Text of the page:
Students: Duck out of missions by digging into debt! Or, read on for two solutions to avoid debt
"Attention Urbana exhibitors: Students have complained that mission agencies lose interest in them when they reveal their student debt..."
This announcement came minutes before the delegate deluge on day two of Urbana '96, an especially busy afternoon since many students were fasting during the lunch hour, thus coming to the exhibit halls earlier.
Perhaps these delegates needed to be fasting from student loans.
Why? Because student debt probably deters more people from going to the mission field than any other factor. The repayment of this debt is a deterrent because it:
- Forces graduates into higher paying careers (away from missions).
- Elongates the time to arrive on the field (the longer it takes, the less likely of arrival).
- Increases the amount of financial support to be raised (inadequate support keeps people from the field).
In other words, if a student wants to conspire a legitimate reason for ducking out of missions, they just need to dig into debt.
And Christian colleges are willing co-conspirators with their students. Most of these schools are enrollment- driven, so they are financially dependent on student loans. It's ironic that some of these institutions, advertising themselves as "Great Commission" colleges, help prohibit the very thing they promote.
Completing the missionary task-a church for every people-requires coming to grips with student debt. ,Simply put, we need to help students find ways to avoid debt by reducing educational costs and/or increasing their income. And, if we can better prepare them for missionary service, that would be an added benefit. Here are two solutions:
World Christian Foundations
Finish a degree where you live (and avoid debt)
It's easier to avoid debt by studying where one lives. Going to a residential campus is more expensive, the educational structure limits work options, and the relocation takes a person away from a home church (support base for future missionaries) or place of ministry (for current missionaries).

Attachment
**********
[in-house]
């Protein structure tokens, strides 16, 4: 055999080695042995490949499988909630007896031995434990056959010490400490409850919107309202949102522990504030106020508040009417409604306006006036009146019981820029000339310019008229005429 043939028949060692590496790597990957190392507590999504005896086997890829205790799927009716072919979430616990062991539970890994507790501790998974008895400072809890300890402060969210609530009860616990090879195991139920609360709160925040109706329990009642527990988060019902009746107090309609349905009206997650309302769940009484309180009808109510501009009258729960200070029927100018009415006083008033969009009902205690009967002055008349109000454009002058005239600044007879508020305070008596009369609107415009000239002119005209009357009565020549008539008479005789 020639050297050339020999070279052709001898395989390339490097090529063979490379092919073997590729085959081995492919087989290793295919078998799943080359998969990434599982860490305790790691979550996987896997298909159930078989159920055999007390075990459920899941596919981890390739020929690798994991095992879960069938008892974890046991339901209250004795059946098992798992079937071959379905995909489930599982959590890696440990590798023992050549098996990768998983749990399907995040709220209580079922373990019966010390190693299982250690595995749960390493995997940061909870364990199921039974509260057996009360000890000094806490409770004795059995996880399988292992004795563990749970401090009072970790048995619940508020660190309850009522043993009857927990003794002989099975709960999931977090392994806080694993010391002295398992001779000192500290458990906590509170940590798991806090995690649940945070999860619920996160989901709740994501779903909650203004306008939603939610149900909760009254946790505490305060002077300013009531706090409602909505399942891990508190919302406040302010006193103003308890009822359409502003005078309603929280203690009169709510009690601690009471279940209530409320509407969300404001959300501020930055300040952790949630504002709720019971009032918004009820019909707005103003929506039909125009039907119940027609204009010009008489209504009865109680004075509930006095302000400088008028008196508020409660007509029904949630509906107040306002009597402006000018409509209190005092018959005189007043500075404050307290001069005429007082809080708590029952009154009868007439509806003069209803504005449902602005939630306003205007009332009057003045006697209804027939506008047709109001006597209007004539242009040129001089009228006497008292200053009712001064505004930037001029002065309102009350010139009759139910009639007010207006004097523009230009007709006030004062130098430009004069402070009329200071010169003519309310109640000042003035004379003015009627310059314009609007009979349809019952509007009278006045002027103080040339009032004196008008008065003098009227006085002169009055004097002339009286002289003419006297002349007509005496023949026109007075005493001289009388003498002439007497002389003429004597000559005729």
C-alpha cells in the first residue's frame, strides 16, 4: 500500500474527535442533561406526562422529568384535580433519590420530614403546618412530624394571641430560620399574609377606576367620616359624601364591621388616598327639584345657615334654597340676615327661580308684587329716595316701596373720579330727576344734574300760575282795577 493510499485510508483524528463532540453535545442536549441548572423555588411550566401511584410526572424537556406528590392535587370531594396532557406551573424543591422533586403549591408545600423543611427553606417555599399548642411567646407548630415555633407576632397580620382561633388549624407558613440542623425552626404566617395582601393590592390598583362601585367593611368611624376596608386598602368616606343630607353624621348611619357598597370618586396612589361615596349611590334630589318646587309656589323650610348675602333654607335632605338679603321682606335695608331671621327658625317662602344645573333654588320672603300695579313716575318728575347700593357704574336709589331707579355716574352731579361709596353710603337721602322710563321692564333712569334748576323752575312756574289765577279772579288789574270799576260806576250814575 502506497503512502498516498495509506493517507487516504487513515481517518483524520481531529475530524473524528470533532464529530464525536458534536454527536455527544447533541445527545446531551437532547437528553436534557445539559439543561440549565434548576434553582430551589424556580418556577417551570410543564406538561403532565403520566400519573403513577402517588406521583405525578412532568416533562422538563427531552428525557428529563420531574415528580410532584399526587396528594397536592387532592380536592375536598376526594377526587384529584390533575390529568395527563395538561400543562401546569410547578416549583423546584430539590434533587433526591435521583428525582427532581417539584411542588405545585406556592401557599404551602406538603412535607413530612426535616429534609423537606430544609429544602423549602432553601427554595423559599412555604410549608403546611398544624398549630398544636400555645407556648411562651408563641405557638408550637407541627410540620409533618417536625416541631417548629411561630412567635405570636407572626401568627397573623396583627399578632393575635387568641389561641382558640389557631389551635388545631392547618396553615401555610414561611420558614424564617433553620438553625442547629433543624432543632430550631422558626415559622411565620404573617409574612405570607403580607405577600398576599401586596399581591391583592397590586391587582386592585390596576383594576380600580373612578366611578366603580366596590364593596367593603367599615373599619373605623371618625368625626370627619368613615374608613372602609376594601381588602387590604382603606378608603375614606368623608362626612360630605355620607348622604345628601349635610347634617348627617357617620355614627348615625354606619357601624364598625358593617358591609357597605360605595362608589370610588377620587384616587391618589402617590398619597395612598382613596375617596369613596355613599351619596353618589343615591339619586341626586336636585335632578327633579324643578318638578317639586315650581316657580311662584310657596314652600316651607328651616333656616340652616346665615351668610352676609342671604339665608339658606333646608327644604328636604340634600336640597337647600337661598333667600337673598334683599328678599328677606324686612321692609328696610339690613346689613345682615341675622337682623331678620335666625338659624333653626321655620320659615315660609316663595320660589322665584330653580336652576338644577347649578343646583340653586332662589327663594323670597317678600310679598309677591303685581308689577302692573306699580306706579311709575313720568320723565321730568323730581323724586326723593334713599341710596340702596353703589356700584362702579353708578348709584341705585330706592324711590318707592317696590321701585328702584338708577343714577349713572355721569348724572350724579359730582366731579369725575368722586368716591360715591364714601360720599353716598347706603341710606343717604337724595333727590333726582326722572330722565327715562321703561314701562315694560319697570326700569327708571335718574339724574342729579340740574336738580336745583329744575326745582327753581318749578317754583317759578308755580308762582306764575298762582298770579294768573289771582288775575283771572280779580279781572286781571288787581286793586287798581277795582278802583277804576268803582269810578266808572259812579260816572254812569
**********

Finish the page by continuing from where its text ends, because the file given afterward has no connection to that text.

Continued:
For the first time in history it's now possible to earn a first class, accredited American B.A. or M.A. degree living anywhere in the world, employing modern "Distance Learning" techniques.
Furthermore, this opportunity utilizes the dramatically new "World Christian Foundations" curriculum, which is comprehensively designed (but without separated "courses") to cover the content of Seminary as well as college or Bible college, and does so with an ever present global, Biblical, mission perspective.
Accredited colleges and seminaries in America are using it already. For more information, contact the USCWM on the outer cover response form or email [email protected]. Or contact one of these regionally accredited Christian colleges who are employing this new curriculum.
M.A. Level: Steve Burris at Pacific Christian College, 2500 Nutwood Ave, Fullerton CA 92631, 1-800-762-1294, ext 620.
B.A. Level: Tim Tomlinson at Northwestern College, 3003 Snelling Ave, St. Paul MN 55113-1598, 1-800-308-5495, or
Duane Christensen at Patten College, 2433 Coolidge Ave, Oakland CA 94601, 510-533-8300, ext 259.
Frontier Service Corps
Finish a degree, experience missions(and avoid debt)
Building on Wycliffe Bible Translators willingness to appoint "field surveyors" who can finish their B.A. degree on the field (using World Christian Foundations), the USCWM will launch FRONTIER SERVICE CORPS (FSC) in Fall 1997. It's designed to be a model for mission agencies.
The FSC allows people to: - fulfill agencies' Year of Bible goal - gather information for the next step - build a Christian world view - work with experienced missionaries - discover one's role in missions - gain cross-cultural experience - learn cutting edge mission strategy
Students spend the morning studying, utilizing the World Christian Foundations program which leads to a B.A. or M.A. degree from an accredited college. WCF is available at one-third to one-half the cost.
Students spend the afternoon serving the frontier mission cause by working in one of the USCWM offices. This staff role, often behind- the-scenes, is devoted to helping mission agencies reach the remaining unreached people groups.
The tuition reduction along with the work being used to defray the costs of room and board on the Center's campus, and the ability to raise some financial support as a USCWM missionary marveously helps to avoid debt.
Contact: Gary Gates at 626-398-2107 or email at [email protected] for more information.